The lowest part of the Earth's atmosphere is called the troposphere and it extends from the surface up to about 10 km (6 miles). The atmosphere above 10 km is called the stratosphere, followed by the mesosphere. It is in the stratosphere that incoming solar radiation creates the ozone layer.

At heights of above 80 km (50 miles), in the thermosphere, the atmosphere is so thin that free electrons can exist for short periods of time before they are captured by a nearby positive ion. The number of these free electrons is sufficient to affect radio propagation. This portion of the atmosphere is ionized and contains a plasma which is referred to as the ionosphere.

In a plasma, the negative free electrons and the positive ions are attracted to each other by the electromagnetic force, but they are too energetic to stay fixed together in an electrically neutral molecule.

Solar radiation at ultraviolet (UV) and shorter X-Ray wavelengths is considered to be ionizing since photons at these frequencies are capable of dislodging an electron from a neutral gas atom or molecule during a collision. At the same time, however, an opposing process called recombination begins to take place in which a free electron is "captured" by a positive ion if it moves close enough to it. As the gas density increases at lower altitudes, the recombination process accelerates since the gas molecules and ions are closer together. The point of balance between these two processes determines the degree of ionization present at any given time.

The ionization depends primarily on the Sun and its activity. The amount of ionization in the ionosphere varies greatly with the amount of radiation received from the sun. Thus there is a diurnal (time of day) effect and a seasonal effect. The local winter hemisphere is tipped away from the Sun, thus there is less received solar radiation. The activity of the sun is associated with the sunspot cycle, with more radiation occurring with more sunspots. Radiation received also varies with geographical location (polar, auroral zones, mid-latitudes, and equatorial regions). There are also mechanisms that disturb the ionosphere and decrease the ionization. There are disturbances such as solar flares and the associated release of charged particles into the solar wind which reaches the Earth and interacts with its geomagnetic field.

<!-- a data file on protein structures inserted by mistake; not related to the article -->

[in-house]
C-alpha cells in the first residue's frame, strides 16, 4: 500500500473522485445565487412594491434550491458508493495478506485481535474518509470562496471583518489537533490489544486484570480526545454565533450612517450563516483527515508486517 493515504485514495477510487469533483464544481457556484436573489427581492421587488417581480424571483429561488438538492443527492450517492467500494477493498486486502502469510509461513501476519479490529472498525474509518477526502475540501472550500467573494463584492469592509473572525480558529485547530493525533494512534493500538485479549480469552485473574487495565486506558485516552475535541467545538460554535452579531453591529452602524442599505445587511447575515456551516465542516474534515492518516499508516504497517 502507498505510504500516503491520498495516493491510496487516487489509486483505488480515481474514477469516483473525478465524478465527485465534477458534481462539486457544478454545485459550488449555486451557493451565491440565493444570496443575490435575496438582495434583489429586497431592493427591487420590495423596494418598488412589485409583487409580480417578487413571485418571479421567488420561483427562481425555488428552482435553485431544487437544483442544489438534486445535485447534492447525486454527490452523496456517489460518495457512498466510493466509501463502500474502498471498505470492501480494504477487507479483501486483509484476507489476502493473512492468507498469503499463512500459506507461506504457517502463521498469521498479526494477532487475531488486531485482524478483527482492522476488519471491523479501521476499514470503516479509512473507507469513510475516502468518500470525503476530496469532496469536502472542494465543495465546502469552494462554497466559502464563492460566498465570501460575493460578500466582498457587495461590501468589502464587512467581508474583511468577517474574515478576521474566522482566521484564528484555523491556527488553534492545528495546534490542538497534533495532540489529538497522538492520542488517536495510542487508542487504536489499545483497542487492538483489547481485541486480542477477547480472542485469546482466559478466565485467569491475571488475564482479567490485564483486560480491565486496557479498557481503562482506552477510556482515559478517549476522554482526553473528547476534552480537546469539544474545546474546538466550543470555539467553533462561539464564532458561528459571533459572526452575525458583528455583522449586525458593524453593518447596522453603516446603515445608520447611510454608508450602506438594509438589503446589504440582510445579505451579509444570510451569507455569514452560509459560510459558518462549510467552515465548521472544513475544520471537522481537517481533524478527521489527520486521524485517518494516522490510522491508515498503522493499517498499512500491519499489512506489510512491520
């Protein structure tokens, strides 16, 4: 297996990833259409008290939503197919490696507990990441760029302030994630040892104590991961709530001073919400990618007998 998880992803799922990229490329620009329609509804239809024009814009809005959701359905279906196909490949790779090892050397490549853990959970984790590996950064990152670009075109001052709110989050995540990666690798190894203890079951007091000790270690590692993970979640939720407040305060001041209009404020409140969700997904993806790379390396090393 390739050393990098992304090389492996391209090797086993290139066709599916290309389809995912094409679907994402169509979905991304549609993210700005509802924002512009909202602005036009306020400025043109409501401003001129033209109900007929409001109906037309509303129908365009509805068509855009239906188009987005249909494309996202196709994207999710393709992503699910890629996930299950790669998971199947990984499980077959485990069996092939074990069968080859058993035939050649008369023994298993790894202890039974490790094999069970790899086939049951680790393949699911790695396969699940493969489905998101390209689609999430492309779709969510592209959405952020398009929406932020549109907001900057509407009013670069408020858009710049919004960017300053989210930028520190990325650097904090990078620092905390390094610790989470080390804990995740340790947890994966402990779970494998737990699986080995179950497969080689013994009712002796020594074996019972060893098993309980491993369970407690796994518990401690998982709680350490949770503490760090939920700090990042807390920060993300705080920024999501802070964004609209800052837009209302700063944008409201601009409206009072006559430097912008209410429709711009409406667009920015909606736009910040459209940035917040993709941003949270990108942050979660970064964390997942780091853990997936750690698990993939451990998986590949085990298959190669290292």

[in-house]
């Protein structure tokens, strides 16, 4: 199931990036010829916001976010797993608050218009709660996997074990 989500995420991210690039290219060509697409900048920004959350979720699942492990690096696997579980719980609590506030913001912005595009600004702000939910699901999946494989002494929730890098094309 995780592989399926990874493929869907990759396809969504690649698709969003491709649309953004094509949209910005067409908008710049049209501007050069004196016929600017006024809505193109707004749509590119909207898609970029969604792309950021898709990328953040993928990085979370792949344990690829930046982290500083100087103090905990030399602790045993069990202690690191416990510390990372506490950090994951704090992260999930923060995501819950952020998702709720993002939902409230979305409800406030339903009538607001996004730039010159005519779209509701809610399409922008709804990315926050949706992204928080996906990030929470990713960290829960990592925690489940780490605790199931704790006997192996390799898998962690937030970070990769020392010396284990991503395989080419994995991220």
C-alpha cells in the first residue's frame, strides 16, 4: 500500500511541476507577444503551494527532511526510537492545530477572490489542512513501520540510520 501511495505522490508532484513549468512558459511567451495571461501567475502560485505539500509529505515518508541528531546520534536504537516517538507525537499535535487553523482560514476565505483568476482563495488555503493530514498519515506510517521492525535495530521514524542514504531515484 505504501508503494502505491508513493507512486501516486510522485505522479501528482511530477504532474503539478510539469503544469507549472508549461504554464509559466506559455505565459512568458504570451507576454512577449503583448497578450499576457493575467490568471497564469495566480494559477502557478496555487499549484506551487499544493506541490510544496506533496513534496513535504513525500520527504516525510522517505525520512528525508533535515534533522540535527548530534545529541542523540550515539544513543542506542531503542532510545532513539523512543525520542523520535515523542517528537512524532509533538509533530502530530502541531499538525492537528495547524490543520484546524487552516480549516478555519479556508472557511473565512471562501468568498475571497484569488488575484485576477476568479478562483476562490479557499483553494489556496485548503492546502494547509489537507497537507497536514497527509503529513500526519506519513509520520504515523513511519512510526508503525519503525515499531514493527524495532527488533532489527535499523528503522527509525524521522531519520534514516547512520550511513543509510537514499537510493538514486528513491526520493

Solar radiation, acting on the different compositions of the atmosphere with height, generates layers of ionization:

The D layer is the innermost layer, 50 km to 90 km above the surface of the Earth. During the night cosmic rays produce a residual amount of ionization. Recombination is high in this layer, thus the net ionization effect is very low and as a result high-frequency (HF) radio waves aren't reflected by the D layer.

The frequency of collision between electrons and other particles in this region during the day is about 10 million collisions per second. The D layer is mainly responsible for absorption of HF radio waves, particularly at 10 MHz and below, with progressively smaller absorption as the frequency gets higher. The absorption is small at night and greatest about midday. The layer reduces greatly after sunset, but remains due to galactic cosmic rays. A common example of the D layer in action is the disappearance of distant AM broadcast band stations in the daytime.

The E layer is the middle layer, 90 km to 120 km above the surface of the Earth. Ionization is due to soft X-ray (1-10 nm) and far ultraviolet (UV) solar radiation ionization of molecular oxygen (O2). This layer can only reflect radio waves having frequencies less than about 10 MHz. It has a negative effect on frequencies above 10 MHz due to its partial absorption of these waves.

The vertical structure of the E layer is primarily determined by the competing effects of ionization and recombination. At night the E layer begins to disappear because the primary source of ionization is no longer present. This results in an increase in the height where the layer maximizes because recombination is faster in the lower layers. Diurnal changes in the high altitude neutral winds also plays a role. The increase in the height of the E layer maximum increases the range to which radio waves can travel by reflection from the layer.

The statements above assumed that each layer was smooth and uniform. In reality the ionosphere is a lumpy, cloudy layer with irregular patches of ionization.